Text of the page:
23 June 2013


by Caleb Anderson, Graduate Diploma in Theology (Christchurch)

The other day, a classmate avoided a parking fine due to a clerical error, and started a discussion about whether he ought to own up and pay it. The conversation hadn’t progressed long before the inevitable half-joking question arose; WWJD? (What Would Jesus Do?).

WWJD is obviously a question Christians need to ask ourselves (see e.g. Phil 2:5), but most of the time it seems the response isn’t an answer to WWJD so much as an answer to WKOJDYBI (What Kind of Jesus Do You Believe In?). Jesus wouldn’t swear, smoke or speed - or maybe he would. Jesus would get the most gold stars for good behaviour, or the most awards for outstanding contributions to the community. Jesus would dress how I dress, think how I think, vote how I vote.

Too often, 'Jesus' act as a placeholder for our personal consciences. It doesn’t remind us of Jesus’ specific ethic but a general morality, derived in varying degrees from family, church, culture, ‘common sense’ and (interpretations of) the Bible. Even within the Bible, we can draw more on the epistles and wisdom literature than Jesus.

But even when we actually look at WJD (What Jesus Did), how much of it should we be repeating anyway? Should we be celibate, circumcised, sandal-wearers? Should we be carpenters, preachers, healers, exorcists, prophets, table-turners? Should we include sinners, challenge them, presume to forgive them? And what about the fact that - unlike Jesus - we’re sinners ourselves?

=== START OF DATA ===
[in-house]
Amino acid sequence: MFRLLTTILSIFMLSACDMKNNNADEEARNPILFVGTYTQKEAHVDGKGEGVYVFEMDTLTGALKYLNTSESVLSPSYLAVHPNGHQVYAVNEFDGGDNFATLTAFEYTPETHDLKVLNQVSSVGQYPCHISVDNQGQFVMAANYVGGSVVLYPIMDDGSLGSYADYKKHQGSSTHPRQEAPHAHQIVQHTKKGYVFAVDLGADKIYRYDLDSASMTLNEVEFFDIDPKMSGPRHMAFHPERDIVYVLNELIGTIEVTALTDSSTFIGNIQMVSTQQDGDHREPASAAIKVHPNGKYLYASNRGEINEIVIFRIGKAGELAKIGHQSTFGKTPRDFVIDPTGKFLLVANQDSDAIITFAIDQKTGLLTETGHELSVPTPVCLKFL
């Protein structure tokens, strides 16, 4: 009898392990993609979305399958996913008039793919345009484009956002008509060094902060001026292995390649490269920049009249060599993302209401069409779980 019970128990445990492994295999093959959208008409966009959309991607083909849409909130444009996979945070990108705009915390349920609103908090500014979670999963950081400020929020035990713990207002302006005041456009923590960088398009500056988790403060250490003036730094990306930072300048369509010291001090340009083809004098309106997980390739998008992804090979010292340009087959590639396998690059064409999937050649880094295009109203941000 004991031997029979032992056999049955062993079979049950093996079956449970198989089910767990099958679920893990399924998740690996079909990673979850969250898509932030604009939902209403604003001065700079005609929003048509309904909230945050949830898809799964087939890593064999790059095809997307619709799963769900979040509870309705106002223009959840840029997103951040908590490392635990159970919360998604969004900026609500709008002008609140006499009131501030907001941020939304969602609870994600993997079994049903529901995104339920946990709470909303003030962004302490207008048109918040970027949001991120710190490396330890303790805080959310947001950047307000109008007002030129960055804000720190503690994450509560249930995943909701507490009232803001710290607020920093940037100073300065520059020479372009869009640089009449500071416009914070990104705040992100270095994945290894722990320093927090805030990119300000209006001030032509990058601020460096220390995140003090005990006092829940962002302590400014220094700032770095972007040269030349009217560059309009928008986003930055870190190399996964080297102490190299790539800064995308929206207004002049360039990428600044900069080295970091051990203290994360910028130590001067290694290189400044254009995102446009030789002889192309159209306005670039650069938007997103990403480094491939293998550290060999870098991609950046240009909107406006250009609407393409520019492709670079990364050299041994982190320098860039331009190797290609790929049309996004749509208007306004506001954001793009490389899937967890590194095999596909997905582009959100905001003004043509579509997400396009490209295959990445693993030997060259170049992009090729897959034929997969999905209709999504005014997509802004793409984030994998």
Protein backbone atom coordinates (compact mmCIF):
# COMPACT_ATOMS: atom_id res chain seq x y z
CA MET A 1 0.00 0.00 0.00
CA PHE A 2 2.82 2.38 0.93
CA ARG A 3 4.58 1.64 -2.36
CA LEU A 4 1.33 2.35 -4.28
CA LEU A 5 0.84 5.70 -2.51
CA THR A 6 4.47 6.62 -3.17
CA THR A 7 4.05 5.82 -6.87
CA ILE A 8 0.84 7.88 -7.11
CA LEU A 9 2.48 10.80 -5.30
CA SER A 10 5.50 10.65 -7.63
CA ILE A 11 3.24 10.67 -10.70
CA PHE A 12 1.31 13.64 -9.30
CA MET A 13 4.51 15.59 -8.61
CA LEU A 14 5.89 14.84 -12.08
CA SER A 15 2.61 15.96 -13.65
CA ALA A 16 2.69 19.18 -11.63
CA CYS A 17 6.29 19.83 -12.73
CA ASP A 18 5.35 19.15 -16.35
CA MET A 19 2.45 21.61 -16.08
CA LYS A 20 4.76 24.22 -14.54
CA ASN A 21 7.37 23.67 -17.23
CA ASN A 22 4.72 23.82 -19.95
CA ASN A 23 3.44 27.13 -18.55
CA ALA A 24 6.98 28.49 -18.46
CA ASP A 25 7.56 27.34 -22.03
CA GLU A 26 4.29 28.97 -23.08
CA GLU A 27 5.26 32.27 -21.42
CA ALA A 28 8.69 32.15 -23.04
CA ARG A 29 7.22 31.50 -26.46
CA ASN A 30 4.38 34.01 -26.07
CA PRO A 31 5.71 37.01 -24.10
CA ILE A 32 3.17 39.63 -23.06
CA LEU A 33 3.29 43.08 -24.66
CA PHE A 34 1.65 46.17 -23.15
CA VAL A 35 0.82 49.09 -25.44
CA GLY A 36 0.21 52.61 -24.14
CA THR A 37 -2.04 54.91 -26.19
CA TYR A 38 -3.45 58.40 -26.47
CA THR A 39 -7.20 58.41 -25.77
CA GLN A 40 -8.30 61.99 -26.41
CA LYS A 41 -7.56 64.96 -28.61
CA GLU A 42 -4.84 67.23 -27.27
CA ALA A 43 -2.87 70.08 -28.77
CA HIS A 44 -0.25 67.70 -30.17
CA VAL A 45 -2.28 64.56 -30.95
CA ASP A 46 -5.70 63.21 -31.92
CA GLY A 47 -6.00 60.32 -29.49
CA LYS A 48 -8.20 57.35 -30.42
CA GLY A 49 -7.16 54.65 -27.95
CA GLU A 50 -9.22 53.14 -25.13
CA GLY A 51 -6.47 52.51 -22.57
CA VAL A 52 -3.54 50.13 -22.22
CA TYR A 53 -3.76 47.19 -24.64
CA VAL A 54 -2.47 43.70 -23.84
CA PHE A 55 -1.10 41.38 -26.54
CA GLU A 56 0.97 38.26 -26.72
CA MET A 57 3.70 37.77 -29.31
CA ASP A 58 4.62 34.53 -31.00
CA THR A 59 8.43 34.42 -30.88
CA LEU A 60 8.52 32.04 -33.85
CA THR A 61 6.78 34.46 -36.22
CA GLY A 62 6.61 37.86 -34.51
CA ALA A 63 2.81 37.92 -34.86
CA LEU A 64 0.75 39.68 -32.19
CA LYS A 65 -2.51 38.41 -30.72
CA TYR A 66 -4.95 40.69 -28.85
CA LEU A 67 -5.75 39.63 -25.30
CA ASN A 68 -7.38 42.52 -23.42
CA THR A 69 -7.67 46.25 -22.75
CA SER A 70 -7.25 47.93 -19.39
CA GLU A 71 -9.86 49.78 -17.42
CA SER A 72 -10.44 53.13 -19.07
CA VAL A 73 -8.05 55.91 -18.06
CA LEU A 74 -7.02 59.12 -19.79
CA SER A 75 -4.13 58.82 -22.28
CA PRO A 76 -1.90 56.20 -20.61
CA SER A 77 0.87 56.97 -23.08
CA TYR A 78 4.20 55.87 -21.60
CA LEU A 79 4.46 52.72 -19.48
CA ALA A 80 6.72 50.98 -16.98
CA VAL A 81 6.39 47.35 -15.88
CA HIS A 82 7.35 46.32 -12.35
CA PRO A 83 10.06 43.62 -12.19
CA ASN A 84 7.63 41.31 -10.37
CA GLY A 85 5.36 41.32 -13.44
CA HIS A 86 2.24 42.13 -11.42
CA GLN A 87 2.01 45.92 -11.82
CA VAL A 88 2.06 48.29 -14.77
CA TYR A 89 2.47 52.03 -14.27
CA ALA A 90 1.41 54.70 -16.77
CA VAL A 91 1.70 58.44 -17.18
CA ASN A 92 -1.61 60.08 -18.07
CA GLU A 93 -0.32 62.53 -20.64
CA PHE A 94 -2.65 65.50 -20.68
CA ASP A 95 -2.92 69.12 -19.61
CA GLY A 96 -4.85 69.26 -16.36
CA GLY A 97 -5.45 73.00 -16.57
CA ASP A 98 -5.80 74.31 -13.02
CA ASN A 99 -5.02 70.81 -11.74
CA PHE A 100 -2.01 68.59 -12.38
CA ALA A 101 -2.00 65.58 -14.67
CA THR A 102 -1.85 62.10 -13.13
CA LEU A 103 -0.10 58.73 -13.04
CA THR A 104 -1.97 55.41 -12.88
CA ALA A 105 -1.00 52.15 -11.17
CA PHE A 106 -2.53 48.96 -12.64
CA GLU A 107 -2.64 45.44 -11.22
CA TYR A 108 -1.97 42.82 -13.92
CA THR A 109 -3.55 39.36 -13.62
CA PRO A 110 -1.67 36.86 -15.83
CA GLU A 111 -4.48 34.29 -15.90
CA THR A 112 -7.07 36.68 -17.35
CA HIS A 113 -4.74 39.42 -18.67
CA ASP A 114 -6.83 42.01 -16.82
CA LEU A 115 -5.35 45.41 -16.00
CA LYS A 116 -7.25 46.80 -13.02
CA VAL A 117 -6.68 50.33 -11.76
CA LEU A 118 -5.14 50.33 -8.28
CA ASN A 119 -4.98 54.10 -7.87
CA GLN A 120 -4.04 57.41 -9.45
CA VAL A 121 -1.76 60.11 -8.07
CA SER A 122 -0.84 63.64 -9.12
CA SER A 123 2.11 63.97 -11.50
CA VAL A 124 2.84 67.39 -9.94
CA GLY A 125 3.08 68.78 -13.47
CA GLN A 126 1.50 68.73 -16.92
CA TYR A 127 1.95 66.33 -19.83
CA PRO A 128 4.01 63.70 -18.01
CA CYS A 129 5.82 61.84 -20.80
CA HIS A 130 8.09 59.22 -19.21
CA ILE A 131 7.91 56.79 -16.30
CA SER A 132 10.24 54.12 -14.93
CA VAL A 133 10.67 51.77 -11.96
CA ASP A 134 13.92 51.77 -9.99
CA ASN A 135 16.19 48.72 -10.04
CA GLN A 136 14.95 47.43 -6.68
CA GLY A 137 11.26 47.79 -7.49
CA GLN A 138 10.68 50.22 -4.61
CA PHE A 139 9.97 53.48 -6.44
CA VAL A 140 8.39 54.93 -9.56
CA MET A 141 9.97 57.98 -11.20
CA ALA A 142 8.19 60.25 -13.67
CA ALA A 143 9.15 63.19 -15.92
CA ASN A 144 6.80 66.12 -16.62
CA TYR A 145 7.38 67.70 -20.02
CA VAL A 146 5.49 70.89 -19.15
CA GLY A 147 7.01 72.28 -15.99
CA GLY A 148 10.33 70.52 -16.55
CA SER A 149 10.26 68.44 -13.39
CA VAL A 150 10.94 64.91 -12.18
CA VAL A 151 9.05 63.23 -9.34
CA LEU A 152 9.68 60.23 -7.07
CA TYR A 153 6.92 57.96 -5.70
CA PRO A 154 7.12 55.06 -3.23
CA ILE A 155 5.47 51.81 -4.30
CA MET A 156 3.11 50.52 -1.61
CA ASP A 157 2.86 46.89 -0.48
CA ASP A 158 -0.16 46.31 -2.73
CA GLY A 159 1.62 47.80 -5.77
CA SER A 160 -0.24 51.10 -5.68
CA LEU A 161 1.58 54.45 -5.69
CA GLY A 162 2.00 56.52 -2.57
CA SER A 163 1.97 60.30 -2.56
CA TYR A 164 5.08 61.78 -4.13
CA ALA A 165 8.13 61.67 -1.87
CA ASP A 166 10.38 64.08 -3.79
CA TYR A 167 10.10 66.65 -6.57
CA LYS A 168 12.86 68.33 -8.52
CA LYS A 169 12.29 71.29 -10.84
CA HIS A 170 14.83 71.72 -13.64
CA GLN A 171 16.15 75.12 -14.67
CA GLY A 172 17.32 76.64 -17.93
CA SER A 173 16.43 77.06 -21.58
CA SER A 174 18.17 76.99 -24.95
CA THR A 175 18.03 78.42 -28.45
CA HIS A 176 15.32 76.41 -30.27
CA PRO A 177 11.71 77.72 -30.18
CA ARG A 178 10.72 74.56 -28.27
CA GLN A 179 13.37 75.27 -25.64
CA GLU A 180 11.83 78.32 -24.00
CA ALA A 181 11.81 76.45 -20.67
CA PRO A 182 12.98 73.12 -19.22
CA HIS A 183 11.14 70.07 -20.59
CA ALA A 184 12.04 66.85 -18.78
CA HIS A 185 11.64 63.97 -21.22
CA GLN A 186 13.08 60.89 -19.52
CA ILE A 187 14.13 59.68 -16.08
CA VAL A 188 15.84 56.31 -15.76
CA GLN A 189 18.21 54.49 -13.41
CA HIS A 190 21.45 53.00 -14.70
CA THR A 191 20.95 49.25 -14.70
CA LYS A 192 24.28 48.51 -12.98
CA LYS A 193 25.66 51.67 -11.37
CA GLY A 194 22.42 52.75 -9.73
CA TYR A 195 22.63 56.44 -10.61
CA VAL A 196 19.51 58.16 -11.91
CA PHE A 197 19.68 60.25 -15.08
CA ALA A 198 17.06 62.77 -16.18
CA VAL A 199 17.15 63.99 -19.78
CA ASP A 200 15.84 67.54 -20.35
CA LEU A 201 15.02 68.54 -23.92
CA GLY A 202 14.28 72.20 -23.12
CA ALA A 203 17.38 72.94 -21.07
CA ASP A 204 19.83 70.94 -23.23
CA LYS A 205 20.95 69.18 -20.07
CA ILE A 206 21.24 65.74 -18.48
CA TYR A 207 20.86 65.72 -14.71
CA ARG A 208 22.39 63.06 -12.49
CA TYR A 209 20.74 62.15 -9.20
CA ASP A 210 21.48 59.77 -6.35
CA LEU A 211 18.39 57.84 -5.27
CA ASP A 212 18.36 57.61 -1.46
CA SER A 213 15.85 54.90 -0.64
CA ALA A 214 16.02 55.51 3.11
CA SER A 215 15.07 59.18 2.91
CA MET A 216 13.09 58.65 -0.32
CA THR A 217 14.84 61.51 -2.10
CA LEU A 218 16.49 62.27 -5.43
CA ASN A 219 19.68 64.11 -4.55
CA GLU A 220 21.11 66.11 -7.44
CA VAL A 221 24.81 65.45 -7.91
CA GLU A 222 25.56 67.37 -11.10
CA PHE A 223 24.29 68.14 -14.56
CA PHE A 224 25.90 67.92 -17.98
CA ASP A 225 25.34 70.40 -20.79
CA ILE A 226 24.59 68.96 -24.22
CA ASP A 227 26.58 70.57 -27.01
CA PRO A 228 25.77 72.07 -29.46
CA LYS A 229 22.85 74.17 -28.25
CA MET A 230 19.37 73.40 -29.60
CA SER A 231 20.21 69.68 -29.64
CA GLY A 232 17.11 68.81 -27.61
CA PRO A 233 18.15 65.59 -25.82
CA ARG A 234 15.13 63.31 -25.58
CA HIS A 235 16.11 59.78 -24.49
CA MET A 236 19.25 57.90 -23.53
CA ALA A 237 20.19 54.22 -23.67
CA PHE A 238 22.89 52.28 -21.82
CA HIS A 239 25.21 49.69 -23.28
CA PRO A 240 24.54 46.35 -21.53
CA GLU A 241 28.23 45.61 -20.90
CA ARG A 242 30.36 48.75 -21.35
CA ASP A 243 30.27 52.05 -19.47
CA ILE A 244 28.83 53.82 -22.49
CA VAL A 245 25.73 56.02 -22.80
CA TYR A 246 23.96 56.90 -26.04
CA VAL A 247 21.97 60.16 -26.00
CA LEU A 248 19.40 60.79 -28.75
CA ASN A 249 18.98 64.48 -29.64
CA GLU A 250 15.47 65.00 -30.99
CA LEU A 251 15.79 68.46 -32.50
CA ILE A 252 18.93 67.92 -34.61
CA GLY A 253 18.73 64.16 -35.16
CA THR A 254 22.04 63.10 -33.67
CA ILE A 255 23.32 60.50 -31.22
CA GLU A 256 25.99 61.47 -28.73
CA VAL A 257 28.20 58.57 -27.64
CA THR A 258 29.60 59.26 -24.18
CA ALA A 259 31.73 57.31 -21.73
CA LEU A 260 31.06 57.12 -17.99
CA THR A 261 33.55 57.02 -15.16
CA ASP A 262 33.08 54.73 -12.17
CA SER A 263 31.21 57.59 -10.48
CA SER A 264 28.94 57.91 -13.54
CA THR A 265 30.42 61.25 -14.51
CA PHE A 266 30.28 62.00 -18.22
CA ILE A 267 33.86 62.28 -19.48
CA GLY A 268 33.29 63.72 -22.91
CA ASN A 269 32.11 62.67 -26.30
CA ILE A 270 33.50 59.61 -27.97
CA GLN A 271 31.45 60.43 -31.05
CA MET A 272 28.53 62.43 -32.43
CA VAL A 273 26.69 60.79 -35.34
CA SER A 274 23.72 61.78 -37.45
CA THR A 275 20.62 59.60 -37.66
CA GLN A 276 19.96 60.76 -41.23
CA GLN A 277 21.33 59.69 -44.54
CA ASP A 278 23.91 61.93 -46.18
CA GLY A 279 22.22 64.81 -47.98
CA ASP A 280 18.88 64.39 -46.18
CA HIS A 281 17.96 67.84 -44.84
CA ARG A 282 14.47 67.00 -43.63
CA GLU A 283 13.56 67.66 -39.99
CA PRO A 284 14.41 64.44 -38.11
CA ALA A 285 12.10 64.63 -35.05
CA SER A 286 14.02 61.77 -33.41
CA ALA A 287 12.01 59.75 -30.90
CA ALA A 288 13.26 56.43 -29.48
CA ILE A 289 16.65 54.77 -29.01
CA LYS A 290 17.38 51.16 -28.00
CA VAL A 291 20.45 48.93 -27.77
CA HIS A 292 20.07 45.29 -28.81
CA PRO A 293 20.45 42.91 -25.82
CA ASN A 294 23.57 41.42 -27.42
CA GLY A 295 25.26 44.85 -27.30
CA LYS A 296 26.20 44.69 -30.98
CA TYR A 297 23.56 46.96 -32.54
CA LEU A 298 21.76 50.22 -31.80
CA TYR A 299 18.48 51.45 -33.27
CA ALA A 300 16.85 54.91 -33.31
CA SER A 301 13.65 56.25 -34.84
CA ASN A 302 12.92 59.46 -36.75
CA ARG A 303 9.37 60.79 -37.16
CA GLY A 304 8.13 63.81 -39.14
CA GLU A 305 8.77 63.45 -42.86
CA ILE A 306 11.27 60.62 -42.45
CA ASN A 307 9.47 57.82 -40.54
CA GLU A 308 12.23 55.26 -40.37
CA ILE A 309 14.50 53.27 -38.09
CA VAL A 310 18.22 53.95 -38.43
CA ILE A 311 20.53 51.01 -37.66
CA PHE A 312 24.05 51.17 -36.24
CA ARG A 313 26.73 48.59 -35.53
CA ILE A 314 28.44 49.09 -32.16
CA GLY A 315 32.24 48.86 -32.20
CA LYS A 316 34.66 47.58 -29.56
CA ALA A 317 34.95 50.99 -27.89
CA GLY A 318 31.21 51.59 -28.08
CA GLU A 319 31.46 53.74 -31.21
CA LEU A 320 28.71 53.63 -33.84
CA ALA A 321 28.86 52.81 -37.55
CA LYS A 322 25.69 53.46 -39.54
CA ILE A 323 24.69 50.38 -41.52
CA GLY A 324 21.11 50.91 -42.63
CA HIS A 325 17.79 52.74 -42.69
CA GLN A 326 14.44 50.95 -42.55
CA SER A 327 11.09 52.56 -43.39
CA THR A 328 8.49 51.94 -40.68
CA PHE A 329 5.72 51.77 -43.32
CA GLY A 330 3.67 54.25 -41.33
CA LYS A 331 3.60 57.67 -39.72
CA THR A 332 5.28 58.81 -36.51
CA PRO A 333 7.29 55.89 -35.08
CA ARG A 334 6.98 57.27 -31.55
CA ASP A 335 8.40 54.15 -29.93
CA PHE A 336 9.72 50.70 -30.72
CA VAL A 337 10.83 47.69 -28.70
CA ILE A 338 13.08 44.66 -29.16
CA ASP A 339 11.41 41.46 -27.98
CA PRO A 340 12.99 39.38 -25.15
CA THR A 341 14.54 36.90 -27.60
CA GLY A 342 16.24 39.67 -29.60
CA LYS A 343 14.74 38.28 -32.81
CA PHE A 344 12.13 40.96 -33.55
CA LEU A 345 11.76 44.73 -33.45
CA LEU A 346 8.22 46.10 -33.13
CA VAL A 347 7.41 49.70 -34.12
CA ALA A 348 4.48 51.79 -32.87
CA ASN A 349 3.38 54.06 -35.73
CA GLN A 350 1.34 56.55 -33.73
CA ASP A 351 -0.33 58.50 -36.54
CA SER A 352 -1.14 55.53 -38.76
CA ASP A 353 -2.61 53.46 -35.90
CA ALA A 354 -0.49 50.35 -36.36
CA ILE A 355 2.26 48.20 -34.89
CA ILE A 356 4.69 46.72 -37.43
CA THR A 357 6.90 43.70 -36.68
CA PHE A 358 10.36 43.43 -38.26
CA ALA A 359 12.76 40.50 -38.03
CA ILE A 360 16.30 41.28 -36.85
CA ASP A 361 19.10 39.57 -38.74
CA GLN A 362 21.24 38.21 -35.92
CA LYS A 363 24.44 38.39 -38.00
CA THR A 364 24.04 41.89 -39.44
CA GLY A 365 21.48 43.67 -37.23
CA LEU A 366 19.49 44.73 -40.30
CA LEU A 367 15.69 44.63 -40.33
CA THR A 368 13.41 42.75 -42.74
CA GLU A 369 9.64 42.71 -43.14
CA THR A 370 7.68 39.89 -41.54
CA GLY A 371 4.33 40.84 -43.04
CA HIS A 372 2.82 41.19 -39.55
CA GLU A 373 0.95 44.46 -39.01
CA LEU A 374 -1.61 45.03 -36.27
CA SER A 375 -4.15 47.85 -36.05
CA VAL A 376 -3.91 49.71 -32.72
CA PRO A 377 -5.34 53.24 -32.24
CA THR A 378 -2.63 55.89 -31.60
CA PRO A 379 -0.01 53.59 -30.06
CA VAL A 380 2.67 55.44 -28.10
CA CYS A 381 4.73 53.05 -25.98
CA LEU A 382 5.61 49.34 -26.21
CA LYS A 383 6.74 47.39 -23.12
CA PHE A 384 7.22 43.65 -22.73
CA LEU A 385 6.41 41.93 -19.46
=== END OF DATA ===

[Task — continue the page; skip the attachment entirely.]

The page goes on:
In The Politics of Jesus, John Howard Yoder helpfully draws our attention to the biblical version of WWJD: imitation of Christ. Thankfully, this is a lot clearer than WWJD. The New Testament doesn’t ask us to imitate Jesus in any way except the ‘Way of the Cross.’ Imitation of Christ means following a way of discipleship corresponding to Jesus’ path from Galilee to Jerusalem, where he was killed for threatening the dominant moralities of his time. Imitation of Christ is more than a bracelet or a thought-experiment, it’s a collective way of life patterned on crucifixion, sustained by hope of resurrection.

We’ll have a true answer to WWJD insofar as we have deep, nuanced and realistic understandings of the whole person of Jesus, the society he lived in, and the society we live in. But we’ll have imitation of Christ only insofar as we enact that understanding, and follow together the path Jesus established: the Way of the Cross.

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